British lawmaker killed in shock attack before EU vote

LONDON: A British lawmaker was killed in a shock daylight street attack on Thursday, throwing campaigning for the referendum on Britain’s EU membership into disarray just a week before the crucial vote.

Jo Cox, a 41-year-old mother-of-two from the opposition Labour Party, was left bleeding on the pavement after reportedly being shot and stabbed in the village of Birstall in northern England, according to witnesses quoted by local media.

Police later announced the death of Cox, a campaigner for Britain to remain in the European Union.

Officers said a 52-year-old man had been arrested and a firearm had been recovered from the scene.

“This was a localised incident, albeit one which has a wider impact,” West Yorkshire Police and Crime Commissioner Mark Burns-Williamson told reporters.

Cox, a former aid worker, was only elected to parliament last year but had already made her name campaigning for the government to do more to aid Syrian refugees and for Britain to stay in the EU.

After the attack, the “Remain” camp said it was suspending all campaigning for Thursday and Friday while a spokesman for the rival “Vote Leave” group said their “battle bus” was returning to headquarters.

Prime Minister David Cameron cancelled a planned rally during a historic but controversial visit to Gibraltar as part of his campaign for Britain to remain in the EU in the June 23 vote.

“We’ve lost a great star. She was a great, campaigning MP with huge compassion, with a big heart,” Cameron said in televised remarks.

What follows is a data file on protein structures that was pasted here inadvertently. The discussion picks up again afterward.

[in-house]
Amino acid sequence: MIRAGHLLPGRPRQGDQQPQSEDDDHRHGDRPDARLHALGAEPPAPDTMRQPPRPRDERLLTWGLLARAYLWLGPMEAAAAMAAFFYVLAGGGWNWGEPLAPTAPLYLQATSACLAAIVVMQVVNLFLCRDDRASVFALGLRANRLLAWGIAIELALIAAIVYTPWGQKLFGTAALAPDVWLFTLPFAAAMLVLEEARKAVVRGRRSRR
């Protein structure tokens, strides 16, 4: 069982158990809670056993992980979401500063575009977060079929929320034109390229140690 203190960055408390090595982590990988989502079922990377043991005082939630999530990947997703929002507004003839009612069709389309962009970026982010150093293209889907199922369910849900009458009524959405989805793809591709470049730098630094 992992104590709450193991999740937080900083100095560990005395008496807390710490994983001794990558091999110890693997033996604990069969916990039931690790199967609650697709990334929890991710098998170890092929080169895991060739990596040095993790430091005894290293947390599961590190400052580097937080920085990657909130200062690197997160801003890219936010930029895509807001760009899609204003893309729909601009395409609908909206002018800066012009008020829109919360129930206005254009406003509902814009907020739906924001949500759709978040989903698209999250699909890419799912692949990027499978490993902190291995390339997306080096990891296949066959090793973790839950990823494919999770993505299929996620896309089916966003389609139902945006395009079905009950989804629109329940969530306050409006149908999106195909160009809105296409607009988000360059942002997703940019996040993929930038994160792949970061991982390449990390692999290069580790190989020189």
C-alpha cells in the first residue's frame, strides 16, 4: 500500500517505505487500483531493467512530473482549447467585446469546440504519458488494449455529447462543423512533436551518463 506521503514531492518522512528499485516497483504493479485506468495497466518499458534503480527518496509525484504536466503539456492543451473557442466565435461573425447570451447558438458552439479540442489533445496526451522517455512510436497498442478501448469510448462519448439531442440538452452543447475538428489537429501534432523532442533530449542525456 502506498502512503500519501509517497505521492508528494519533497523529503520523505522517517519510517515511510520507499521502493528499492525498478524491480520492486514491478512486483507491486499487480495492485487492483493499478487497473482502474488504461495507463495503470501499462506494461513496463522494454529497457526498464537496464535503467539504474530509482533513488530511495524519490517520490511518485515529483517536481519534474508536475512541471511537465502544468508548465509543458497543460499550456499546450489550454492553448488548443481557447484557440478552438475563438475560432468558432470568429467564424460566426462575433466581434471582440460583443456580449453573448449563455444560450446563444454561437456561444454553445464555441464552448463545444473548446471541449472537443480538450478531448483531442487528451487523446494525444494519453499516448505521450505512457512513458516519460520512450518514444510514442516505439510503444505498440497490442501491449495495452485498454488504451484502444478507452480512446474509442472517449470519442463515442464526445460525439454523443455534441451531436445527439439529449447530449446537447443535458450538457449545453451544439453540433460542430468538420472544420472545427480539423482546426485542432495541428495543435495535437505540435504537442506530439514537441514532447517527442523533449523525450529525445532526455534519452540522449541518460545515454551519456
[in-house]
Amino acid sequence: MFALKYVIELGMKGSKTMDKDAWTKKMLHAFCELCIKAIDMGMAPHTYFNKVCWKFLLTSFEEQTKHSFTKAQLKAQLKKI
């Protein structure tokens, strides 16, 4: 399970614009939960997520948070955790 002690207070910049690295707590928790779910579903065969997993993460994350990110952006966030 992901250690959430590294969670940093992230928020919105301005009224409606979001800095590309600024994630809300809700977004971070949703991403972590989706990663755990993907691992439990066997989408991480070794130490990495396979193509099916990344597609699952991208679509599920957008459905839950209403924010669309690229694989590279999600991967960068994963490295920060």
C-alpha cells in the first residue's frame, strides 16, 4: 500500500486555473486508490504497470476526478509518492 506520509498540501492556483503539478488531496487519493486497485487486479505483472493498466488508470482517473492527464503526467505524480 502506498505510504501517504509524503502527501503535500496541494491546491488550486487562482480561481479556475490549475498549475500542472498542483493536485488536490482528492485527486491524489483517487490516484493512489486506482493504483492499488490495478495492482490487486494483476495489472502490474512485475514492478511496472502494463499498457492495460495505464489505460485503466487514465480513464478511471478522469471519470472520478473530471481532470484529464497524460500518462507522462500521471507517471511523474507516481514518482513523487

On a visit to Copenhagen, US Secretary of State John Kerry said: “It is an assault on everybody who cares about and has faith in democracy,” he added.

Her husband Brendan wrote: “Jo believed in a better world and she fought for it every day of her life.”

Over parliament the British flag flew at half-mast. The human rights campaign group Avaaz called for a vigil outside the Houses of Parliament and a church in Birstall also said it was planning a commemoration later on Thursday.

Grieving local residents laid flowers to near the scene of the attack as police forensic officers were seen examining a shoe and a handbag in a cordoned-off area.

One witness, local cafe owner Clarke Rothwell, said that Cox had been shot three times.

“He shot this lady once and then he shot her again, he fell to the floor, leant over shot her once more in the face area,” he told the BBC.

Sky News television quoted unconfirmed reports that the shooter shouted “Britain first”.

He was named by British media as local man Tommy Mair. The attack halted a frantic day of campaigning, as two new opinion polls indicated that more Britons now want to leave the EU than want to stay.

If they prove correct, Britain would become the first state in the nearly six-decade history of the bloc to leave.

The looming prospect of a Brexit has sparked volatility in the financial markets and sent the pound plunging, and prompted interventions from a number of EU leaders.

“I know it’s very difficult for us to be optimistic today, we know the latest polls,” EU President Donald Tusk said on a visit to Helsinki. —AFP